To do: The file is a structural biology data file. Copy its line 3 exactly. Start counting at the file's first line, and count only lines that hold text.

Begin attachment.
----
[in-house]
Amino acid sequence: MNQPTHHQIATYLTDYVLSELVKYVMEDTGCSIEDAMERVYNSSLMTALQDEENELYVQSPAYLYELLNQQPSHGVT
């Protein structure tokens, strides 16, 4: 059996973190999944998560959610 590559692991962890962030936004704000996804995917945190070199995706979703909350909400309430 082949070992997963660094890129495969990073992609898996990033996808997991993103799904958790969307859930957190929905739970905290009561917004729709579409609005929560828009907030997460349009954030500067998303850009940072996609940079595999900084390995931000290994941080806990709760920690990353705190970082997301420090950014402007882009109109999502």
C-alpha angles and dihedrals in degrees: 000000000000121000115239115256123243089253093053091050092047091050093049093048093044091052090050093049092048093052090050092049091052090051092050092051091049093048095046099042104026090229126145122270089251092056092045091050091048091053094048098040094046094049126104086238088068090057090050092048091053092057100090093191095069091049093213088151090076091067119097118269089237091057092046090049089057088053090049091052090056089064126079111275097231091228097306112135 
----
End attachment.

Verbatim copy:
């Protein structure tokens, strides 16, 4: 059996973190999944998560959610 590559692991962890962030936004704000996804995917945190070199995706979703909350909400309430 082949070992997963660094890129495969990073992609898996990033996808997991993103799904958790969307859930957190929905739970905290009561917004729709579409609005929560828009907030997460349009954030500067998303850009940072996609940079595999900084390995931000290994941080806990709760920690990353705190970082997301420090950014402007882009109109999502």